In 1999, Tony Hsieh (pronounced Shay) sold LinkExchange, the company he co-founded, to Microsoft for $265 million. He then joined Zappos as an adviser and investor, and eventually became CEO.

In 2009, Zappos was listed as one of Fortune magazine's top 25 companies to work for, and was acquired by Amazon later that year in a deal valued at over $1.2 billion on the day of closing.

In his first book, Tony shares the different business lessons he learned in life, from a lemonade stand and pizza business through LinkExchange, Zappos, and more. Ultimately, he shows how using happiness as a framework can produce profits, passion, and purpose both in business and in life.

Related Media


Customer Reviews

This was a great book and very easy reading.
Kellie
It tells the story of Zappos through their CEO Tony Hsieh.
VinnyD
The book was an easy read and worth my time.
Karl Staib

Most Helpful Customer Reviews

56 of 63 people found the following review helpful By Chrysula on June 9, 2010
Format: Hardcover
Delivering Happiness is a bold promise to make in any book, let alone a business book. But Zappos CEO Tony Hsieh makes it. The autobiographical story of Tony's childhood and career at times seems self indulgent and veers into frat boy territory, Harvard style. Hsieh is open about the fact that the writing is all his and that it's not literary genius. However, he's clearly an innovative man with a ton of brain power. It is a fun and entertaining read, especially for the genre. The book's stand-out quote:

"Without conscious and deliberate effort, inertia always wins"

I am not sure the book delivers happiness. But here's what it does do, and does very well. It provides an insight into the success of one of America's trendiest and high performing companies as well as the brain of the man behind it. From my work life lens, it also shows an interesting approach to corporate culture that so far is working well for Zappos.

I put my hand up to review the book Delivering Happiness: A Path to Profits, Passion and Purpose because I'd read so much about Zappos' unique corporate environment. Innovative organizational psyches are right up my alley. Hsieh has a light and enticing story-teller's voice as he shares his youthful business adventures, Harvard stories (mostly about how little work he did and how well he performed doing that), mistakes and spiritual experiences in the rave/party years and climbing Kilimanjaro. Ultimately though, it's a book about relationships, and about how to create an environment where your best friends show up to work with you. You work hard and you play hard and you do it all together.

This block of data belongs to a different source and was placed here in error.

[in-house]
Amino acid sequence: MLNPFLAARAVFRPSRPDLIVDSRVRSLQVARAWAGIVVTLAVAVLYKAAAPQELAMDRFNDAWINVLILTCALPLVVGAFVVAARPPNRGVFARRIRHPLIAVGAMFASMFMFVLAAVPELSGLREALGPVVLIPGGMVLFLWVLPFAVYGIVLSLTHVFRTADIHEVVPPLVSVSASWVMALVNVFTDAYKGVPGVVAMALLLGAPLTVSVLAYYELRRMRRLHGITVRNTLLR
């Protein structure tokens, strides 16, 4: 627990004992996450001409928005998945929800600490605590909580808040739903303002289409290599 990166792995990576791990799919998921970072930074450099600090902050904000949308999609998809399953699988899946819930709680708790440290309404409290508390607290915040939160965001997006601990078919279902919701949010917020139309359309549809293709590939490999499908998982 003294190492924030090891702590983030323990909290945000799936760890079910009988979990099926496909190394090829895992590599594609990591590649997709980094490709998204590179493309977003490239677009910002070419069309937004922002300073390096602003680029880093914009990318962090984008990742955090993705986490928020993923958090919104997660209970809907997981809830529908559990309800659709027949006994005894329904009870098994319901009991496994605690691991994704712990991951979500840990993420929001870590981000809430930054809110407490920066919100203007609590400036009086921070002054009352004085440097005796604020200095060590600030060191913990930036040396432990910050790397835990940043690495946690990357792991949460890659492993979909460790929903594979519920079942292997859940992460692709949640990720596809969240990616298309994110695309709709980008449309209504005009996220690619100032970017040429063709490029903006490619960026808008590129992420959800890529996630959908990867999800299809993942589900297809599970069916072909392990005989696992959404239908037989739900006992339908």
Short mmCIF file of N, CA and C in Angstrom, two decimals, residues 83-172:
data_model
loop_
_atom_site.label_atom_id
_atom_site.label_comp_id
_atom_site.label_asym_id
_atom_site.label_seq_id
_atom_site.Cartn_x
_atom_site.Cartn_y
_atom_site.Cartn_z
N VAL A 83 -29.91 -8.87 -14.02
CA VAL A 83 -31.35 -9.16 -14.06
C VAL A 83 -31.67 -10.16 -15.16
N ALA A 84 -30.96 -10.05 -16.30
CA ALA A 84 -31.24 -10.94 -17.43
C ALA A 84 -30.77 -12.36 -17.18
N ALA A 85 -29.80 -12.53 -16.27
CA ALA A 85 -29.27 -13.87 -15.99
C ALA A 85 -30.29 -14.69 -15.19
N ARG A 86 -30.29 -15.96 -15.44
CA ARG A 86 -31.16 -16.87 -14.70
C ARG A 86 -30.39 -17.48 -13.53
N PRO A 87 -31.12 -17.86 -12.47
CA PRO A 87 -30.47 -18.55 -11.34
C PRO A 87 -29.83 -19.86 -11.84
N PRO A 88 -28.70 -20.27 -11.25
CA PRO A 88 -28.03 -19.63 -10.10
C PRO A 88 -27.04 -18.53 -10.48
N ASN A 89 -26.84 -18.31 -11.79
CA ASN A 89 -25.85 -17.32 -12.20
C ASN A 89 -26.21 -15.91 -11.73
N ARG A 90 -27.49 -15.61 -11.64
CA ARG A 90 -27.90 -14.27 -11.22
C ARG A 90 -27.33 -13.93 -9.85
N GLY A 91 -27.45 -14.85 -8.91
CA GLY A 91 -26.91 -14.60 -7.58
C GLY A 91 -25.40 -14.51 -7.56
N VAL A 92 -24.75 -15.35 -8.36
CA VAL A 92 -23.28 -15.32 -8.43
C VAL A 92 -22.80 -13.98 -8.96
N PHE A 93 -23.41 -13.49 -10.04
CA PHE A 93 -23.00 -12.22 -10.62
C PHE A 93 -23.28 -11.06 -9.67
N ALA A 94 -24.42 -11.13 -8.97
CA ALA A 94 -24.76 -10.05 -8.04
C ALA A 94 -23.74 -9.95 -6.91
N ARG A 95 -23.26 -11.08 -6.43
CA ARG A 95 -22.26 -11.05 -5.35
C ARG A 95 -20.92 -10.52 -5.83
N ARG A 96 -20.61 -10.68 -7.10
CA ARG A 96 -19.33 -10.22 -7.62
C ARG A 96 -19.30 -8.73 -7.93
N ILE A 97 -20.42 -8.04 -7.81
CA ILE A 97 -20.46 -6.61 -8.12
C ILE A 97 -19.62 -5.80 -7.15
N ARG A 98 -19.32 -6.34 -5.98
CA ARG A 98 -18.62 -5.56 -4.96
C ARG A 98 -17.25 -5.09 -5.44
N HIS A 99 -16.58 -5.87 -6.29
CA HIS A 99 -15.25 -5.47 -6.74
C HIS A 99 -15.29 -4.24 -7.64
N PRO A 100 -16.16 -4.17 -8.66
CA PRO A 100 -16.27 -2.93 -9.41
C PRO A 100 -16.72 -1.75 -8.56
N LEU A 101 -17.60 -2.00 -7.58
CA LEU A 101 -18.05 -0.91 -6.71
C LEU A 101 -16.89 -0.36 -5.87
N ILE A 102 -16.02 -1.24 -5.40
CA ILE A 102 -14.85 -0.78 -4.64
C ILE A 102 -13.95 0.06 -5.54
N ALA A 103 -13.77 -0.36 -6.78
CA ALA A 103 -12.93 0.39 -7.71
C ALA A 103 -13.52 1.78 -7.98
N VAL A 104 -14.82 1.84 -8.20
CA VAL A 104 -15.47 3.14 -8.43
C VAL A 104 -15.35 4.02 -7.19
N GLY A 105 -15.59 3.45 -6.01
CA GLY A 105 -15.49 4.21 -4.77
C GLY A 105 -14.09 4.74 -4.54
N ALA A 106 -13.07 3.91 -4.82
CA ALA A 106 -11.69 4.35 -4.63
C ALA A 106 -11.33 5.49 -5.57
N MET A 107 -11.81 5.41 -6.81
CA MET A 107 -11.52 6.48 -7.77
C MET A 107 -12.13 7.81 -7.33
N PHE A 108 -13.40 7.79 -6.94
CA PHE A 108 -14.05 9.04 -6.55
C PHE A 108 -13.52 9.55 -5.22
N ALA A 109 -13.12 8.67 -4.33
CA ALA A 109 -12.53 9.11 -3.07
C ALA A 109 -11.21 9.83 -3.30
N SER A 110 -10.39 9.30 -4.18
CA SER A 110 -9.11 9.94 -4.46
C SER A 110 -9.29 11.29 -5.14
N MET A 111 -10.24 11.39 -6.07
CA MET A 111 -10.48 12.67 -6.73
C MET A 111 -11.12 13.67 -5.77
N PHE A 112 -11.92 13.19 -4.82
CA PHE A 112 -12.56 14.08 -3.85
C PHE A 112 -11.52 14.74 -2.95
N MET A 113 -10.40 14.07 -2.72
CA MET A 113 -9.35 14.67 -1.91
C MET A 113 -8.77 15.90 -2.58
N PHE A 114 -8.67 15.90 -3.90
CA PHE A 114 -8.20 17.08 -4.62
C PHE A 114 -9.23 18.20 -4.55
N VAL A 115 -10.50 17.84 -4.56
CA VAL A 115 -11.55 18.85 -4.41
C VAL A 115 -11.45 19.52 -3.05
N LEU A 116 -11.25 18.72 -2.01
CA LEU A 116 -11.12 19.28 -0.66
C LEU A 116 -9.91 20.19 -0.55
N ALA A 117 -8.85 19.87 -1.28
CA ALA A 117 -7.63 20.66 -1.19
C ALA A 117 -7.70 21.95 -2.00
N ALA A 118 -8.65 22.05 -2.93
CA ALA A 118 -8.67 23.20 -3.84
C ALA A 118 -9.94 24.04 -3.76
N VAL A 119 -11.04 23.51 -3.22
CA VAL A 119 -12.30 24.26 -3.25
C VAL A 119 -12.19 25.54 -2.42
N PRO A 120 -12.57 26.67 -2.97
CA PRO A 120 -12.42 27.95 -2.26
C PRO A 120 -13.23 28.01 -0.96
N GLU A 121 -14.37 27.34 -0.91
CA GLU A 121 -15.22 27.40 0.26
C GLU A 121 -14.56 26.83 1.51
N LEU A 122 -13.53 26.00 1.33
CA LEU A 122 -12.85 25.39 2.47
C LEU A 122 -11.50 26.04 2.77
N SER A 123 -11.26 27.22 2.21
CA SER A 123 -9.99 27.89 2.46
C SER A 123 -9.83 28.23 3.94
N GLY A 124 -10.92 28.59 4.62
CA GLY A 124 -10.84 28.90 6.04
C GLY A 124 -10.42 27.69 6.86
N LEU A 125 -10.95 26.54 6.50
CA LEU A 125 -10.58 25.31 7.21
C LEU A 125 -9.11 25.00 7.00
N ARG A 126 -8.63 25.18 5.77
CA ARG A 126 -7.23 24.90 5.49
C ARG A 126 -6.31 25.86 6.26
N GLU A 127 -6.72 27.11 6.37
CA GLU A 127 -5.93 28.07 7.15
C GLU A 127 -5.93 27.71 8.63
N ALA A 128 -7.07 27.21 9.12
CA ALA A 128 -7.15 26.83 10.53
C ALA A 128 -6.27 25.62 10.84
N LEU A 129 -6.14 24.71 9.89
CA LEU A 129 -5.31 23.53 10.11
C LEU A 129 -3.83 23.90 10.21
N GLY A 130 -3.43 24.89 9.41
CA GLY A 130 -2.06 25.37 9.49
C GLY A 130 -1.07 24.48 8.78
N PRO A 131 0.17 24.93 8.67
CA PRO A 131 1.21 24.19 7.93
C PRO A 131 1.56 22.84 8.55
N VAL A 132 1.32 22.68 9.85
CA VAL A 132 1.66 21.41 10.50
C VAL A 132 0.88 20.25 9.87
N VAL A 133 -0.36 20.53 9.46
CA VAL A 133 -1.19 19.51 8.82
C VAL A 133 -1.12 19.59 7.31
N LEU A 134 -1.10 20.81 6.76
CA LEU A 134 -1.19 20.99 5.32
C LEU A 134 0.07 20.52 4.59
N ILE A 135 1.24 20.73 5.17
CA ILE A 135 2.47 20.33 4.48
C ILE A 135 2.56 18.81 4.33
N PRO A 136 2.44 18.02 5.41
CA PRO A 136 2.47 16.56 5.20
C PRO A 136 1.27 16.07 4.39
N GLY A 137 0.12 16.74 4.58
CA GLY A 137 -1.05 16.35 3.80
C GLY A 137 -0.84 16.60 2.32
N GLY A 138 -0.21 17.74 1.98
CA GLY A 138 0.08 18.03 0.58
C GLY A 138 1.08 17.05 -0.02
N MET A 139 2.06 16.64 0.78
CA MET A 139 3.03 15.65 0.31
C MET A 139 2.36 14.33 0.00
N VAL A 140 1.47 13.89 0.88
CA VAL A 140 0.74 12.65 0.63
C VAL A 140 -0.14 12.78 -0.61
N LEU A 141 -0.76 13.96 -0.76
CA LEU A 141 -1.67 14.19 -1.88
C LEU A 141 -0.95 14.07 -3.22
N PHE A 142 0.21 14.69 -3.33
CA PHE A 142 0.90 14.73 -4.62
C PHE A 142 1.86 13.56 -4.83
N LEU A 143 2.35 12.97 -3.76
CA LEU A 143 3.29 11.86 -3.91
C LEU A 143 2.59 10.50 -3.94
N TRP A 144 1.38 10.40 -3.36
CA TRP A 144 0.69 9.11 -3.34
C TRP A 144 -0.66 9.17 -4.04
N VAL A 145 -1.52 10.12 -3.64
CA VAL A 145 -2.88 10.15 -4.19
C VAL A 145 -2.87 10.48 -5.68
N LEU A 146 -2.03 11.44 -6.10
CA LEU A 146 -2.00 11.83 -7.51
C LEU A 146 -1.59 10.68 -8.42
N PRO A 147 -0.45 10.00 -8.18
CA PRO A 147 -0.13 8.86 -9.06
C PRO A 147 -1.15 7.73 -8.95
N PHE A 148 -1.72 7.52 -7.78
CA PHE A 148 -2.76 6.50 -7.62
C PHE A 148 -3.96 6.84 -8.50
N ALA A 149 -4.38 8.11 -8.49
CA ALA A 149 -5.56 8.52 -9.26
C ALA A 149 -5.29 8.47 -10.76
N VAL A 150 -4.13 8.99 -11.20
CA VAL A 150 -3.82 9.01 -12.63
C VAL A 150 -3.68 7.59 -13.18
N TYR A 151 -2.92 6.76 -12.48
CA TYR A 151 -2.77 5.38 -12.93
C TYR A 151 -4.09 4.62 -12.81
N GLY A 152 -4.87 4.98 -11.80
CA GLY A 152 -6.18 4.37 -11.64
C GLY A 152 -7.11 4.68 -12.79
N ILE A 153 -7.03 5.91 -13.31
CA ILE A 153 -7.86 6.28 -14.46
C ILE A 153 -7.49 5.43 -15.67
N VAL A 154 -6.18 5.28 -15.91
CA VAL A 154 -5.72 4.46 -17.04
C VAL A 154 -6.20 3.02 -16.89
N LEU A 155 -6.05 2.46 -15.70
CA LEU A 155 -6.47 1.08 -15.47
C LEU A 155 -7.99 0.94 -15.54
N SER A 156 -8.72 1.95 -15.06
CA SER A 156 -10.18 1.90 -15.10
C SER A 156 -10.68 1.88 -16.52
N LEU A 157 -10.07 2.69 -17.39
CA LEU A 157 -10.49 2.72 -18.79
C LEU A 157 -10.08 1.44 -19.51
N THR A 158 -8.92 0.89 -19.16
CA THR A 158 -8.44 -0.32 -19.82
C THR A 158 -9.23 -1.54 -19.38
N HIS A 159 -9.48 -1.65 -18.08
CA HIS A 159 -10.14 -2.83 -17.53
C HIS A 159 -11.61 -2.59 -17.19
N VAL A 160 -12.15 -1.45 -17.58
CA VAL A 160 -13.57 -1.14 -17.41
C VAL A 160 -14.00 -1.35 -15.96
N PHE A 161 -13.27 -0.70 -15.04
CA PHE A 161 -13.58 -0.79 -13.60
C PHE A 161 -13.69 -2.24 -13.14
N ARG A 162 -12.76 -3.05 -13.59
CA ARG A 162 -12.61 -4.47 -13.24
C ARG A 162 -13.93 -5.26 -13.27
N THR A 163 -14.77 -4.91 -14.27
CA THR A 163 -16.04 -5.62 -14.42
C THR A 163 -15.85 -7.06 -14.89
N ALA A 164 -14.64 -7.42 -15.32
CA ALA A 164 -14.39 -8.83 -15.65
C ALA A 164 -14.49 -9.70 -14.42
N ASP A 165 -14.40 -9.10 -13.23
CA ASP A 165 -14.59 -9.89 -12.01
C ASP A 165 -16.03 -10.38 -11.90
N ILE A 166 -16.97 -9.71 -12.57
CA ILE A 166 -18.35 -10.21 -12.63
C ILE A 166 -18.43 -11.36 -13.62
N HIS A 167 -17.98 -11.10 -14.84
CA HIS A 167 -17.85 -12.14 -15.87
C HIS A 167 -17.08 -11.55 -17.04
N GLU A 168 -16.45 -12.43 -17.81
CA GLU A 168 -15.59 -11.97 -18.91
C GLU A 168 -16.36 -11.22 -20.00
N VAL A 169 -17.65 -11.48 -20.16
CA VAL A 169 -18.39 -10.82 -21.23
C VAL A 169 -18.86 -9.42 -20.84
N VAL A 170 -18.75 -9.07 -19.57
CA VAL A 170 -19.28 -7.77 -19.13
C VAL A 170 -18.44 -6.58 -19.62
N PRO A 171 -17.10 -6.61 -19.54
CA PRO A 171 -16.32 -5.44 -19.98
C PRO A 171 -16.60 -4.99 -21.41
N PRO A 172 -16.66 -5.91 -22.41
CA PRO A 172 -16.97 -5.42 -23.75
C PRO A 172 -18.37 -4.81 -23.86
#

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451 of 578 people found the following review helpful By EBSmith on June 17, 2010
Format: Hardcover
I can not believe it but after 12 years of buying my books on Amazon, I am compelled to write a review. I found this book extremely creepy.

First, I was disappointed in the flip tone of this book. The preface includes a blurb about not bothering to have the book edited by a professional editor because the author did not find it necessary and wanted to continue to poke at his past English teachers because obviously he "showed them" by being a best-selling author and not bothering to be a conscientious writer. I can not imagine having an ax to grind with a teacher I haven't seen in 20 years who may have corrected my work during my "formative years".

Second, I want to personally apologize to every [...] employee. How does one work for a fellow who prides himself on not hiring "talented people"? I am dead serious. Tony clearly states that bringing in talented people into the organization as it grew would cause the culture to change so would not be part of his strategy to build the company.

Third, I also fail to understand how drinking with your co-workers and spending nearly every waking moment with them brings profit, passion and purpose. Yes, team cohesion is obviously important. The military wouldn't function without it. Spending a happy hour with co-workers and eating lunch together for instance, makes sense. Failing to keep your job because Bob in accounting doesn't like socializing with you after work, doesn't make any sense. Failing to be promoted because you don't drink and (horror) actually go home to your kids at night, doesn't make sense.

To summarize, I would re-title this book "A Formula for Running a Successful Cult" by Tony Hsieh aka The Big Pumbah because he has mastered the most important features of a well run cult.
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82 of 103 people found the following review helpful By Konrad Baumeister VINE VOICE on April 22, 2010
Format: Hardcover Vine Customer Review of Free Product ( What's this? )
This book traces Tony Hsieh's rapid progress in the business world, from callow party dweeb with a high IQ to his selling of Zappos to Amazon for north of a billion dollars. Along the way, we get some ups and downs in business startups, the hunt for money, the hunt for the secret to corporate long-term success, and some input from partners and employees along the way. Zappos' leadership eventually decided to emphasise sterling customer service as the key to their own corporate culture, and the last third of the book - the part worth reading - covers what this means to the customer, to the employees tasked with turning it into a reality, and to the bottom line. The idea was to infuse ten larger values (with numerous sub-meanings and applications) into every aspect of every department of the company. Since Hsieh is now a billionaire or very close to it, one can say that, certainly in this case, it worked.

In general the book is a very light read. It is destined to be given out to employees for free, and to serve as a sort of corporate diary and the documentation of the corporate mythology. That's not necessarily bad, just what it is. The last few pages are a little more thoughtful, where the author tries to relate his business experience to a philosophical discussion of life, the universe and everything. This stuff might be a bit of a stretch, but it is the kind of expansive view of things one can expect from a businessman in his position and there are few business books by hugely successful authors that can resist this kind of thing.